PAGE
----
An Analysis of Theme in "Wild Geese" by Mary Oliver essays
Some believe in moving forward without looking back.Mary Oliver's poem, "Wild Geese," inspires individuals to come full circle, combining the past with the future in order to bring out the best in the human spirit.In fact, the title evokes images of freedom, reliance on others and an illustration of repeated determination.Oliver stirs the reader with striking imagery of unwavering geese on the wing and the steadfast return to their habitat.
Throughout the poem, Oliver speaks to the reader with a tone of encouragement.Thefirst stanza focuses on the individual, persuading the reader to look inward. For instance, thefirst line "You do not have to be good," is affirmation that merely being is precious.The following two lines, "You do not have to walk on your knees for a hundred miles through the desert, repenting," validates our thirst for acceptance and the capacity to look at what went before with forgiveness.Next, "You only have to let the soft animal of your body love what it loves," is indicative of allowing fellowship with ones inner child in order to remain open and honest to all we hold dear.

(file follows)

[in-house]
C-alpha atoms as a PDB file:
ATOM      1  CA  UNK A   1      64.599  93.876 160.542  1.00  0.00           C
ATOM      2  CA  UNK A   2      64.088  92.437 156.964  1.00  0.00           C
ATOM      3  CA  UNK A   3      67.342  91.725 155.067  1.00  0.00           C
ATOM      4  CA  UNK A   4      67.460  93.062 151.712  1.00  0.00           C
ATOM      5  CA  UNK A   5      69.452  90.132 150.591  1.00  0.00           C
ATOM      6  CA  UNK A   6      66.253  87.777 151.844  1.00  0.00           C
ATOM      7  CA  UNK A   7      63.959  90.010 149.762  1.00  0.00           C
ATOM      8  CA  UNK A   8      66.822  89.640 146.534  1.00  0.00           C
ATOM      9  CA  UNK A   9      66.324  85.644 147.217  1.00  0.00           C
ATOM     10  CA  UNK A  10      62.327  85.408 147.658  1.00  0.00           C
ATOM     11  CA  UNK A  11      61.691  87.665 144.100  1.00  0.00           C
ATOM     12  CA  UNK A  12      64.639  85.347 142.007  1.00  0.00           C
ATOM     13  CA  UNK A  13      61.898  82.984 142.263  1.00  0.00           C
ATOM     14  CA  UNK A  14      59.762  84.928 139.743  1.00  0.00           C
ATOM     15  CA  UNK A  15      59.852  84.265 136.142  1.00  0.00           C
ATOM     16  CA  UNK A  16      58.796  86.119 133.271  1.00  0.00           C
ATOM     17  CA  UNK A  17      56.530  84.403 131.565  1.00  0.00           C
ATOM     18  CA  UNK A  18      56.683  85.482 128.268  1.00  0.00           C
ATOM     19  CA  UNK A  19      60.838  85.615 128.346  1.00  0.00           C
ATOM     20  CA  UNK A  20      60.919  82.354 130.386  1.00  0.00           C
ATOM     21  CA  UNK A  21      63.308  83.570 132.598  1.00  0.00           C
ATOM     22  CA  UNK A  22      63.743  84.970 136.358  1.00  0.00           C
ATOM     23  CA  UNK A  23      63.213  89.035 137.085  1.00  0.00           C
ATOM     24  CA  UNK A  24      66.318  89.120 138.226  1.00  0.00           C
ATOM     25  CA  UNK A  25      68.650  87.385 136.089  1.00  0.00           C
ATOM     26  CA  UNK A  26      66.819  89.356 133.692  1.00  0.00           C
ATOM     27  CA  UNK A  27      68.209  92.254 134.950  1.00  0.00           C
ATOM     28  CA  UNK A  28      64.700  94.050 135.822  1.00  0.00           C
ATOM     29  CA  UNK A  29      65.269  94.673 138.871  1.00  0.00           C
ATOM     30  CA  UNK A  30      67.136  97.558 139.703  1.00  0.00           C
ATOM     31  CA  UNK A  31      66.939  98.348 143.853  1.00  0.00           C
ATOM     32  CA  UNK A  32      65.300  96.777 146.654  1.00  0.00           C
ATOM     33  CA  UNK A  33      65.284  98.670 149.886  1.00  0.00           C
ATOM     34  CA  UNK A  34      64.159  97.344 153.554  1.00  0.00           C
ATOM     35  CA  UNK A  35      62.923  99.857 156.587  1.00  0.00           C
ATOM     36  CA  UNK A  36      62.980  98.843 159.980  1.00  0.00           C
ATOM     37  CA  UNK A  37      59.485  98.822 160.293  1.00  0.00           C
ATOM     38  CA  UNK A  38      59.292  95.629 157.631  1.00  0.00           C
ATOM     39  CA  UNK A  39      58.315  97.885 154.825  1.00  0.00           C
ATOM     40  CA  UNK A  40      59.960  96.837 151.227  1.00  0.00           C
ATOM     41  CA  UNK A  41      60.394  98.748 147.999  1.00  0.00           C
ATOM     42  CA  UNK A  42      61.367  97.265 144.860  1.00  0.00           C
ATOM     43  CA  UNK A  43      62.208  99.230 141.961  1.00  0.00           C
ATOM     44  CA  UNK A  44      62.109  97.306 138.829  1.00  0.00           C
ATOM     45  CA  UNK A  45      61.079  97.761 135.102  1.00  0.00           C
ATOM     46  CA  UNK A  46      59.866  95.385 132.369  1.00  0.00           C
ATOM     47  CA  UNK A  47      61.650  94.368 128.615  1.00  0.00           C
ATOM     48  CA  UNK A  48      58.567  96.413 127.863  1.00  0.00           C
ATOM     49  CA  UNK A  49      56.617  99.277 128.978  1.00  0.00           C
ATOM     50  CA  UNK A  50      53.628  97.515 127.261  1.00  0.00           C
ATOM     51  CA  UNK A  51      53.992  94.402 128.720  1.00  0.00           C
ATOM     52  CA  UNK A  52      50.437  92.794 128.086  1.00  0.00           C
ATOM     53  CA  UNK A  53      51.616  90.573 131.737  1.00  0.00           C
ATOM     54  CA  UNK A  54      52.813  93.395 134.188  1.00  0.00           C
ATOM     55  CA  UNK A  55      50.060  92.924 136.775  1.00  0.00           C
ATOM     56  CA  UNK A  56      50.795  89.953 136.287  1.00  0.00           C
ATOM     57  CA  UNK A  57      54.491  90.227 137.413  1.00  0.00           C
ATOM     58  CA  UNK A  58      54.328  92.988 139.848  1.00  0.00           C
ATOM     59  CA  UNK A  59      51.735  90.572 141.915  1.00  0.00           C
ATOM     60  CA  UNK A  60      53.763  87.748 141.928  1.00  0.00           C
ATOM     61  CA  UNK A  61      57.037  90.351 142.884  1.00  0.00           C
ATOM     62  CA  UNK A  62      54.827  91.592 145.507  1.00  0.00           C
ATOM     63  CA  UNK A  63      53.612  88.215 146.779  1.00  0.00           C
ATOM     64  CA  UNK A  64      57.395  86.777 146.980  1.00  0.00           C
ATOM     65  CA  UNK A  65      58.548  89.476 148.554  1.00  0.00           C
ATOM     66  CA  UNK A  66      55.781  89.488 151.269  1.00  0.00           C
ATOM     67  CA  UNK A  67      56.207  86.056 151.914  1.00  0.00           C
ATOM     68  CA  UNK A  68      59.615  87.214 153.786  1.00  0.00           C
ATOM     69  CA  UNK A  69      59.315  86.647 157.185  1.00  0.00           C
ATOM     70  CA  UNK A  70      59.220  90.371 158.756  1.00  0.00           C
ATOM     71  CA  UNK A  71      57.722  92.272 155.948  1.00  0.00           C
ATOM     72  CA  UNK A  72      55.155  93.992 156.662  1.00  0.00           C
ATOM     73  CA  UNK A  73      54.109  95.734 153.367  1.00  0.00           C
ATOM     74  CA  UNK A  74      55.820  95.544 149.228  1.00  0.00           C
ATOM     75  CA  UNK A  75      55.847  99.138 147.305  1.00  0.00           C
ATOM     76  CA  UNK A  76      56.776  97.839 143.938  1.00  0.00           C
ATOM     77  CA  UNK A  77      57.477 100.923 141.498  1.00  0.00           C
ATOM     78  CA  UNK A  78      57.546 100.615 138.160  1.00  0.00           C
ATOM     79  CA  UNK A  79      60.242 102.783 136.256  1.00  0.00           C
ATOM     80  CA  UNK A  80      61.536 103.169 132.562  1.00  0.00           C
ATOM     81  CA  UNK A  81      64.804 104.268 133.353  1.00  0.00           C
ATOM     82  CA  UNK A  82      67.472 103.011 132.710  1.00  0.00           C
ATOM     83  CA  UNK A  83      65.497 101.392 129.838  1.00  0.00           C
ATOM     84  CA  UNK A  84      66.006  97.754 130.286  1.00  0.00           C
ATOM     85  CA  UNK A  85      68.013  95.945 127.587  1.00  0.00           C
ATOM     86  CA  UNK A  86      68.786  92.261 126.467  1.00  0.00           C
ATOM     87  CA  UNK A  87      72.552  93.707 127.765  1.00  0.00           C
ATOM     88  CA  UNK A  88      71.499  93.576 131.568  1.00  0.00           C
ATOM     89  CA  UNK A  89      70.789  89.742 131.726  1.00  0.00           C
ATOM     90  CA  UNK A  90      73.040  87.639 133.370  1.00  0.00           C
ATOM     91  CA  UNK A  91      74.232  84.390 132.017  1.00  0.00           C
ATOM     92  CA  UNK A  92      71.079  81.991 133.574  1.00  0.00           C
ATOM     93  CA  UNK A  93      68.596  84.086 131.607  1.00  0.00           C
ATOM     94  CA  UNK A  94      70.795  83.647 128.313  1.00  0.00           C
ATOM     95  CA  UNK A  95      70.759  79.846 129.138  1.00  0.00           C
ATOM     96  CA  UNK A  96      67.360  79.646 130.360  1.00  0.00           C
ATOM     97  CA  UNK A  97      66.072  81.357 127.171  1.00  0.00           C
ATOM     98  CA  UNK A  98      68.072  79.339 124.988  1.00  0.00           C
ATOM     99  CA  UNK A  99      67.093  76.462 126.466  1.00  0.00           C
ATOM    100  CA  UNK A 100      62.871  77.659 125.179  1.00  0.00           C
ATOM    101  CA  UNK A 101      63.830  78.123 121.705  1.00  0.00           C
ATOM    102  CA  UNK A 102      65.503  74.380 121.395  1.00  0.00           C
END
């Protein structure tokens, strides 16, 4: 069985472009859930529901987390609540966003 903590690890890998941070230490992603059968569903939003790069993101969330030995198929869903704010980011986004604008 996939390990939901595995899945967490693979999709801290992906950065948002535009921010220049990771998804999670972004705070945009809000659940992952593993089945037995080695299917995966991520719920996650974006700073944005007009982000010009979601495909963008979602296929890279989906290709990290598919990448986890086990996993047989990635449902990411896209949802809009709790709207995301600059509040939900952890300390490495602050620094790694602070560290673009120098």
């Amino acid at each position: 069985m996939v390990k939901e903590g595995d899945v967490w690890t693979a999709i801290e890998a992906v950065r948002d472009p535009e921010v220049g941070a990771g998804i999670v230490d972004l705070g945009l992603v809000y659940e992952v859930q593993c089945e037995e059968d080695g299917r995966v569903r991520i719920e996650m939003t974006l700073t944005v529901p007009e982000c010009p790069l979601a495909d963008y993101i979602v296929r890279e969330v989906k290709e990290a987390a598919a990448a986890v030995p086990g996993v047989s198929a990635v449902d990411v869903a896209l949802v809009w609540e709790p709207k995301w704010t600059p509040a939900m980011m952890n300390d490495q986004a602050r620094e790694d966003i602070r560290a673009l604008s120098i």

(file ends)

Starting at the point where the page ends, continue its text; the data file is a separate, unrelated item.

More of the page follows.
The second stanza carries on the tone of support while directing our attention outward, highlighting the need for friends.Consider lines 6 and 7; "Tell me about despair, yours, and I will tell you mine."These lines suggest an invitation for friendship, of listening to and caring for one another even as we recall past sorrows.As a result, with the aid of our loved ones, existence is bearable and "the world goes on."Then, "the sun and the clear pebbles of the rain," provide a sense of refreshment to the reader's spirit.The following line, "over the prairies and the deep trees," strikes a chord of being wide open and vulnerable, yet sheltered and safe as caring friends surround us.Line 11, "mountains and rivers,&quo…